Dear Commons Community,
For-profit colleges with graduates unable to pay back their student loans could soon face scrutiny by the federal government.
Schools with career-oriented programs that fail to comply with the new rule announced yesterday by the U.S. Department of Education stand to lose access to federal student-aid programs. To meet these “gainful employment” standards, a program will have to show that the estimated annual loan payment of a typical graduate does not exceed 20 percent of his or her discretionary income or 8 percent of total earnings.
The Education Department estimates that about 1,400 programs serving 840,000 students won’t pass. Ninety-nine percent of these programs are offered by for-profit schools, although affected career training programs can come from certificate programs elsewhere in higher education. As reported by the Associated Press:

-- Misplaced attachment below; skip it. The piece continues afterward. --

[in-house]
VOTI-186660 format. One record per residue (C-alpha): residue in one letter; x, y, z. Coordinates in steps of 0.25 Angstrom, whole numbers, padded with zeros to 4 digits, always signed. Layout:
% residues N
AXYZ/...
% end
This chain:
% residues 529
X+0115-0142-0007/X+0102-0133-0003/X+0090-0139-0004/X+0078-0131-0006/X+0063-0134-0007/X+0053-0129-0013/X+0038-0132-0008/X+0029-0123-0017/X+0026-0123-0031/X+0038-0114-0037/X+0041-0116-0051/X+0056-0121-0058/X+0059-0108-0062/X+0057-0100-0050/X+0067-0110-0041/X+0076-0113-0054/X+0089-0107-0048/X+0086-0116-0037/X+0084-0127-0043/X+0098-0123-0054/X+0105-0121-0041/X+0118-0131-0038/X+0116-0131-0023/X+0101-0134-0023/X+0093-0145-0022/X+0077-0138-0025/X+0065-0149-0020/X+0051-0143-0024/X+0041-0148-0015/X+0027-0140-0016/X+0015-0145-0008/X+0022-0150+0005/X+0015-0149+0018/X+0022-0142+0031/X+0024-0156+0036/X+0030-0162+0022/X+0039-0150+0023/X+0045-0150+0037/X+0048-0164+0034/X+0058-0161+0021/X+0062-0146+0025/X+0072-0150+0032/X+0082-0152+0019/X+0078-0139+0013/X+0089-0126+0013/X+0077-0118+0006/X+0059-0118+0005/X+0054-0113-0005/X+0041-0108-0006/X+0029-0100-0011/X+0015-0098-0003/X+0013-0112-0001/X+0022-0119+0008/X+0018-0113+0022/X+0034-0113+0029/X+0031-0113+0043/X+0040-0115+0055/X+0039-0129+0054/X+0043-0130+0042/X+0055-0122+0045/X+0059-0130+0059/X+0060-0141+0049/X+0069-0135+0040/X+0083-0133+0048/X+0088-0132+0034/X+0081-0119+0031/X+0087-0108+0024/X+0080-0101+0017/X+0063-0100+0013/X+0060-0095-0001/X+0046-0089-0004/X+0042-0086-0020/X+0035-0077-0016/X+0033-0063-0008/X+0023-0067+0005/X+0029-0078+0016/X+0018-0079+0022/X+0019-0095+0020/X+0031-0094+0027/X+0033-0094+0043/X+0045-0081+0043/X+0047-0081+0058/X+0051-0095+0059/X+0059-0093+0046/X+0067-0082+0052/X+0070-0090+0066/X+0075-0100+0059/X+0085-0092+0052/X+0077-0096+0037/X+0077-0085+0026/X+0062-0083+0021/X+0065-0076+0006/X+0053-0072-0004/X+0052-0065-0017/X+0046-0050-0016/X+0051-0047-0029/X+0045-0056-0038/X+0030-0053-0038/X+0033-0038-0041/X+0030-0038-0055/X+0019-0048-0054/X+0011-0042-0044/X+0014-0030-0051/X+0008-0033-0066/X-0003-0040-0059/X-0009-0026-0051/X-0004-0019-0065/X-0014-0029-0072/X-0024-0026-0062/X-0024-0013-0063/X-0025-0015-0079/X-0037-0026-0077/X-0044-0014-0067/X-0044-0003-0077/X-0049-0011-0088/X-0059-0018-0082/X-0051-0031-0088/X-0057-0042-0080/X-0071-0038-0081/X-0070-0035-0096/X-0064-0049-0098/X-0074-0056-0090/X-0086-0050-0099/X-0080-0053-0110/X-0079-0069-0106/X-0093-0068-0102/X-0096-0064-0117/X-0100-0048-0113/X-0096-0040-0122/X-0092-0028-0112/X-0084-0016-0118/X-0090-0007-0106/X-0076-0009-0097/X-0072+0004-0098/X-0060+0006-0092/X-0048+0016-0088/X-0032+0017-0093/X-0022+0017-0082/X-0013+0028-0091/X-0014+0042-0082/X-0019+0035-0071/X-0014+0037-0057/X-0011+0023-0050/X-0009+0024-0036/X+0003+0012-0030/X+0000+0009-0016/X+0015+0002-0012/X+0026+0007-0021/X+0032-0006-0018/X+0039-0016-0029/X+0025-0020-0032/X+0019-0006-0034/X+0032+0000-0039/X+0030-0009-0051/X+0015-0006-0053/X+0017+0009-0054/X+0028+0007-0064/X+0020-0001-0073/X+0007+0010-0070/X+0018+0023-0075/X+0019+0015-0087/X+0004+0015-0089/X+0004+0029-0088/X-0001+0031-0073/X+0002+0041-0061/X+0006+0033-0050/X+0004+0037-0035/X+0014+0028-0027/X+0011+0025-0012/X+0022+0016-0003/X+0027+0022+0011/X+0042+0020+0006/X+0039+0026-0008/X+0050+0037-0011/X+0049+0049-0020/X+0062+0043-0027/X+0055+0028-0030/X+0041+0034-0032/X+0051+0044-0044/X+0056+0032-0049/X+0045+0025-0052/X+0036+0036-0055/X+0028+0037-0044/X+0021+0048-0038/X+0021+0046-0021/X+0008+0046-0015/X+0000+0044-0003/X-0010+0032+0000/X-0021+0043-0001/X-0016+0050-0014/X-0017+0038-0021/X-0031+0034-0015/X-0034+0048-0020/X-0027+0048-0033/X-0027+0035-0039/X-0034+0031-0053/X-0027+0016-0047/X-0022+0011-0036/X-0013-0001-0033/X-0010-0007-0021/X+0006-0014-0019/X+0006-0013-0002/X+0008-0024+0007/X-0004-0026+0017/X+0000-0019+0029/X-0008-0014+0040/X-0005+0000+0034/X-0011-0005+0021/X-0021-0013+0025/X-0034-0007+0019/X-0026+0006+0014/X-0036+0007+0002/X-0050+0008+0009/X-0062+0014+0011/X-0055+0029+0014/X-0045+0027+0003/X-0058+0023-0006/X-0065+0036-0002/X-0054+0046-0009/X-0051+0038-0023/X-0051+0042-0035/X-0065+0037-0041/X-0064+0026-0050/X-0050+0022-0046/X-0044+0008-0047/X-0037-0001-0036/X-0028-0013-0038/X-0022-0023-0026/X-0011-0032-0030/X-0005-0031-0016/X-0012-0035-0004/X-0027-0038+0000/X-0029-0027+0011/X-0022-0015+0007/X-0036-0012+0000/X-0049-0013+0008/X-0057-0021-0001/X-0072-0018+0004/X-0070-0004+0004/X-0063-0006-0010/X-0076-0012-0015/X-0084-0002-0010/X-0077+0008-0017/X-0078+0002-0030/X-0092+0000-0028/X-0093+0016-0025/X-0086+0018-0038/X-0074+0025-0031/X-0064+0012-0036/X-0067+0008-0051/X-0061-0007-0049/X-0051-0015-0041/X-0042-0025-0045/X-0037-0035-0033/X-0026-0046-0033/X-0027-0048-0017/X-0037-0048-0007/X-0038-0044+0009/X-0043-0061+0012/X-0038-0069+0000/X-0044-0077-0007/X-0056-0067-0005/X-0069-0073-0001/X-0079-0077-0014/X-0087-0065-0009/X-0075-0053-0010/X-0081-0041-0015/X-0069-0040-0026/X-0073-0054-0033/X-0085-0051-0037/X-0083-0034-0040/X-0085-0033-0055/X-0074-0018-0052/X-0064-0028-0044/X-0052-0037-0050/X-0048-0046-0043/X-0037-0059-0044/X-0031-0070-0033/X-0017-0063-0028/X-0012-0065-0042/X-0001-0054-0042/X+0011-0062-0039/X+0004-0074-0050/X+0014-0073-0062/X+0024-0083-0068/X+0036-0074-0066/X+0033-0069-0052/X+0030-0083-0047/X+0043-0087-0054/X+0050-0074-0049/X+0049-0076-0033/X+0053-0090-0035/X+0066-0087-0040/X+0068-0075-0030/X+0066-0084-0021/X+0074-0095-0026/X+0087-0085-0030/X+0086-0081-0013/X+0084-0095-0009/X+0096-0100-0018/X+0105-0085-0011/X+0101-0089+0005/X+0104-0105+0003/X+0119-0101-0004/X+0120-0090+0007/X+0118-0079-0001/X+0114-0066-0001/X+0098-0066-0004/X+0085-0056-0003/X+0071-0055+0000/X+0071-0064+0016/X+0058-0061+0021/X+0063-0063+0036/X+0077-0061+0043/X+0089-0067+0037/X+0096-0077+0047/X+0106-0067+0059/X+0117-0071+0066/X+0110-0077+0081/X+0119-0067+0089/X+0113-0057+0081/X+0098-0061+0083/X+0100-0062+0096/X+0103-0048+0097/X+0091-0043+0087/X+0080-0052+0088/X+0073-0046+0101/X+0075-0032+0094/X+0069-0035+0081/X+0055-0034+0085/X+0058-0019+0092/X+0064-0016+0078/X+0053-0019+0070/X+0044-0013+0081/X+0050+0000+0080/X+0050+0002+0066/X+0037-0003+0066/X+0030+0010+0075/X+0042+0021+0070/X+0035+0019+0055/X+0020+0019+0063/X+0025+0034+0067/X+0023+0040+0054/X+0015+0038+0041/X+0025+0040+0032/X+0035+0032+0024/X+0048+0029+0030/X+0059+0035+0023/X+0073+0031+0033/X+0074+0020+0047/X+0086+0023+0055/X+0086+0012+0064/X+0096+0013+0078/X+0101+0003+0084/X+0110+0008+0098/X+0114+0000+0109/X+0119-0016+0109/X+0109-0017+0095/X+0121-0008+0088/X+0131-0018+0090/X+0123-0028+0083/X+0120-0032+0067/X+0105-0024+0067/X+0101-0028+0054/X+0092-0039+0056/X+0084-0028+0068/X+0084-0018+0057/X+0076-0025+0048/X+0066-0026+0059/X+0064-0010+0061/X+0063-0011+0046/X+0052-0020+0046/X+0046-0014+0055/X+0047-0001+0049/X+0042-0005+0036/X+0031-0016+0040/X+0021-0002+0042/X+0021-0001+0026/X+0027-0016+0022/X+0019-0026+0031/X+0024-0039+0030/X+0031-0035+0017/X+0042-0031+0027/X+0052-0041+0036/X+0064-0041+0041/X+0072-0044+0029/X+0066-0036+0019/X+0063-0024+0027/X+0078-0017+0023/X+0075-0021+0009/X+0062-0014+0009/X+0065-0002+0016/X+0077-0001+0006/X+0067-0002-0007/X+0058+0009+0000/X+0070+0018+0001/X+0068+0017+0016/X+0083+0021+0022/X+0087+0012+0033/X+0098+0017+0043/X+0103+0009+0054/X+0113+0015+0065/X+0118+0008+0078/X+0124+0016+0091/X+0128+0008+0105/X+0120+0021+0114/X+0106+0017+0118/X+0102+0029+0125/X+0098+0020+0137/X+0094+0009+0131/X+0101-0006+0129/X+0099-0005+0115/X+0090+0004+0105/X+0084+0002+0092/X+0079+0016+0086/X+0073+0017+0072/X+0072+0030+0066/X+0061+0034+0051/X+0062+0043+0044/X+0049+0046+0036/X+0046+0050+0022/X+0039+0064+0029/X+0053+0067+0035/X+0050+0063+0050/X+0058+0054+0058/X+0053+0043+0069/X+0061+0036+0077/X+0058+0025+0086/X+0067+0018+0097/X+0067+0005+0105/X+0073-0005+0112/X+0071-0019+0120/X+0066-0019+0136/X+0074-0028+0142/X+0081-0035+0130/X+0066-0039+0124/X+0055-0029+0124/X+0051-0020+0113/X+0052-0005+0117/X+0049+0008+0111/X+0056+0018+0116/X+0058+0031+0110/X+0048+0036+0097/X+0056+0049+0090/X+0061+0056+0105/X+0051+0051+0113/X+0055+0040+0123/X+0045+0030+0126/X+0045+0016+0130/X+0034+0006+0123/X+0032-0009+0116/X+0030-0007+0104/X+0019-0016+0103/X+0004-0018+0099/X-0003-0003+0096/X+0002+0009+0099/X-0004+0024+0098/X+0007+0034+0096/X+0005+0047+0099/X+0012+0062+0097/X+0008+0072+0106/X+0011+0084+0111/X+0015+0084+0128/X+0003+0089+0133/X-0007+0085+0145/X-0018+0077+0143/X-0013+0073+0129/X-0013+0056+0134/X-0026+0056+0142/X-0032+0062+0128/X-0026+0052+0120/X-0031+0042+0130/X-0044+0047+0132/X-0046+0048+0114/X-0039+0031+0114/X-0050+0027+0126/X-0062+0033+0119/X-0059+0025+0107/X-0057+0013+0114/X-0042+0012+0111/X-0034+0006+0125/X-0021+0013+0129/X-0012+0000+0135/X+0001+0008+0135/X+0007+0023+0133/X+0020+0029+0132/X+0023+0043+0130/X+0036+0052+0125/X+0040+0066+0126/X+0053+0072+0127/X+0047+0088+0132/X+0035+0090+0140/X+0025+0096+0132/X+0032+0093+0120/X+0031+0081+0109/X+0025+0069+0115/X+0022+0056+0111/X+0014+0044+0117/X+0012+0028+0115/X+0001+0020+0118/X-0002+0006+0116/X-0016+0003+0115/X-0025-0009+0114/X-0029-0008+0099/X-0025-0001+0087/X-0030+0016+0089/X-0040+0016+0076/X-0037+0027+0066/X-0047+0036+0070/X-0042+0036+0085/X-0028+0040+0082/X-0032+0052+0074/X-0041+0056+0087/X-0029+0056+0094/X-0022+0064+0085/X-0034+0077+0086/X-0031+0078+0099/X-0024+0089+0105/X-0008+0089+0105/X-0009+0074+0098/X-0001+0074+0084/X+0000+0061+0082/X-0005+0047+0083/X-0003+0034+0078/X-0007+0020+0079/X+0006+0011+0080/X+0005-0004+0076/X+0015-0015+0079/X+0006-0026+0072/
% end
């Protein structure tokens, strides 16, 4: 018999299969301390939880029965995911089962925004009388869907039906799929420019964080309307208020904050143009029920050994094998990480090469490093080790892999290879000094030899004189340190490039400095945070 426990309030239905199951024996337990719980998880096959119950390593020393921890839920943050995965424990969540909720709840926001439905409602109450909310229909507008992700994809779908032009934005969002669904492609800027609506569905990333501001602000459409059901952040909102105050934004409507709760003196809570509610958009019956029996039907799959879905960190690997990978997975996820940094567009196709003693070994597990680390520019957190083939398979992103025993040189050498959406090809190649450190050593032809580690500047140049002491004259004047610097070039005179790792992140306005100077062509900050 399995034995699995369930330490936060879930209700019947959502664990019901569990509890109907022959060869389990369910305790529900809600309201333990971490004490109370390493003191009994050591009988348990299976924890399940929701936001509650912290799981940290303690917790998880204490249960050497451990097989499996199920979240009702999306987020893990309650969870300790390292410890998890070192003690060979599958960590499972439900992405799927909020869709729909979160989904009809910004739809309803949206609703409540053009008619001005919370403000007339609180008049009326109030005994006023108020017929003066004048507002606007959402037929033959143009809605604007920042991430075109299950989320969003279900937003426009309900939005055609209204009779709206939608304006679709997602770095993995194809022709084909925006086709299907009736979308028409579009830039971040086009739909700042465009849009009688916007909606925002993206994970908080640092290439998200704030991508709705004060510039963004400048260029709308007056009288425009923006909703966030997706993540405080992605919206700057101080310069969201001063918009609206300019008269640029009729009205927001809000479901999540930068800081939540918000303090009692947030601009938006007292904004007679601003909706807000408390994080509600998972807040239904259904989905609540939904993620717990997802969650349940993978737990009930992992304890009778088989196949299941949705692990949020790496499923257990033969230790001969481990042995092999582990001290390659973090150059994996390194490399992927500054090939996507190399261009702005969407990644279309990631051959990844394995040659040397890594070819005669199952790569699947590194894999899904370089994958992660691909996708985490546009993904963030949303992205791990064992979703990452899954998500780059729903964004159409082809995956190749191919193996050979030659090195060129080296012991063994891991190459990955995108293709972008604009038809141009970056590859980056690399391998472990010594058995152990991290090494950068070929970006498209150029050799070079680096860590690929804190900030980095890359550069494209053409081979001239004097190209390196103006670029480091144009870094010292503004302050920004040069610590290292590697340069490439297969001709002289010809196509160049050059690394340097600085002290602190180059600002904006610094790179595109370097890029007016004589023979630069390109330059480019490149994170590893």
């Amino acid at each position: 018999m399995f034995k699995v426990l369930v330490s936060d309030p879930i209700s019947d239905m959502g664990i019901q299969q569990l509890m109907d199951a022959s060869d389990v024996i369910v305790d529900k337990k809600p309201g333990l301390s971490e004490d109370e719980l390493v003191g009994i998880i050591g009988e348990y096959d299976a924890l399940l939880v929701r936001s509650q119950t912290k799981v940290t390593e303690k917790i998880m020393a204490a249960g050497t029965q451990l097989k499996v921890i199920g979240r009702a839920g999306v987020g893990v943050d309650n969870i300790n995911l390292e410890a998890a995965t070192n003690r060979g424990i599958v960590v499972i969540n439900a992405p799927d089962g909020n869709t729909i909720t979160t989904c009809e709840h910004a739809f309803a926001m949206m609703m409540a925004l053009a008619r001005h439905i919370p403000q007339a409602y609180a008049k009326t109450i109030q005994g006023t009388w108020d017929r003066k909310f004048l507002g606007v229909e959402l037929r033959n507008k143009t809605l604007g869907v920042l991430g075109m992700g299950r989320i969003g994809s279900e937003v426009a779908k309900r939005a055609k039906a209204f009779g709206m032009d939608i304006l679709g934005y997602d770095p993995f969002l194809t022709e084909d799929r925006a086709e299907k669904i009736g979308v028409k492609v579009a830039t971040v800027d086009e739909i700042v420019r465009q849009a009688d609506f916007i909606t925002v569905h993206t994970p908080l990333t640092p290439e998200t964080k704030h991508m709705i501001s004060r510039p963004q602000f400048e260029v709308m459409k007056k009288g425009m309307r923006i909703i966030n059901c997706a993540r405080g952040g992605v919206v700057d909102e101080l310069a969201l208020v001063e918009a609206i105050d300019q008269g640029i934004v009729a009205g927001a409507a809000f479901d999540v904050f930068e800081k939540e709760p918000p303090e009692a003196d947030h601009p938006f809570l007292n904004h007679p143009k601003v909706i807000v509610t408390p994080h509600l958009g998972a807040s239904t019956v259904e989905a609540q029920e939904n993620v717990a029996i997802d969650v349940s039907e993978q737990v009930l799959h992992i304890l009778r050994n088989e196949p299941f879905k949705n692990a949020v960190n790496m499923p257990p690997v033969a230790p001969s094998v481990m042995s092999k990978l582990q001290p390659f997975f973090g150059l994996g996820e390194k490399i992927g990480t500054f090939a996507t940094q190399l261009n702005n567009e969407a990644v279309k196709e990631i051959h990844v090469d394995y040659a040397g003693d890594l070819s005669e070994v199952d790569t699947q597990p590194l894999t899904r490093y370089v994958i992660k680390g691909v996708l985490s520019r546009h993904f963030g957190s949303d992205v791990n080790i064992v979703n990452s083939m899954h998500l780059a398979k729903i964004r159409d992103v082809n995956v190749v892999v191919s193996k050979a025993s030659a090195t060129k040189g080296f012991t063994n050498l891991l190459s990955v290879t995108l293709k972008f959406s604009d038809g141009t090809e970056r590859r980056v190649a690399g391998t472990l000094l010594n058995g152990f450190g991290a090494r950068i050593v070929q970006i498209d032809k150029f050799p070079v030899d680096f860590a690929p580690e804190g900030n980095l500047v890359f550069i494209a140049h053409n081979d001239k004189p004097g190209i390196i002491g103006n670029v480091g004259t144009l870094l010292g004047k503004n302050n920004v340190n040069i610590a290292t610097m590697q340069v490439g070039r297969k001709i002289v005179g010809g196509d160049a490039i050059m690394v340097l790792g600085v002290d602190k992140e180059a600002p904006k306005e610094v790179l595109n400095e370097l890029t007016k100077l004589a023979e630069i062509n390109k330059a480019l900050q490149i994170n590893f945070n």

“Education Secretary Arne Duncan says the department wants to make sure that programs that prey on students don’t continue abusive practices.
However, Steve Gunderson, president and CEO of the Association of Private Sector Colleges and Universities, calls the effort “nothing more than a bad-faith attempt to cut off access to education for millions of students who have been historically underserved by higher education.”
On Capitol Hill, Sen. Tom Harkin, D-Iowa, chairman of the Senate Health, Education, Labor and Pensions Committee, that has aggressively investigated the industry, commends the new rule. He also said that the rule does little to stop colleges that offer poor quality programs where most of the students drop out.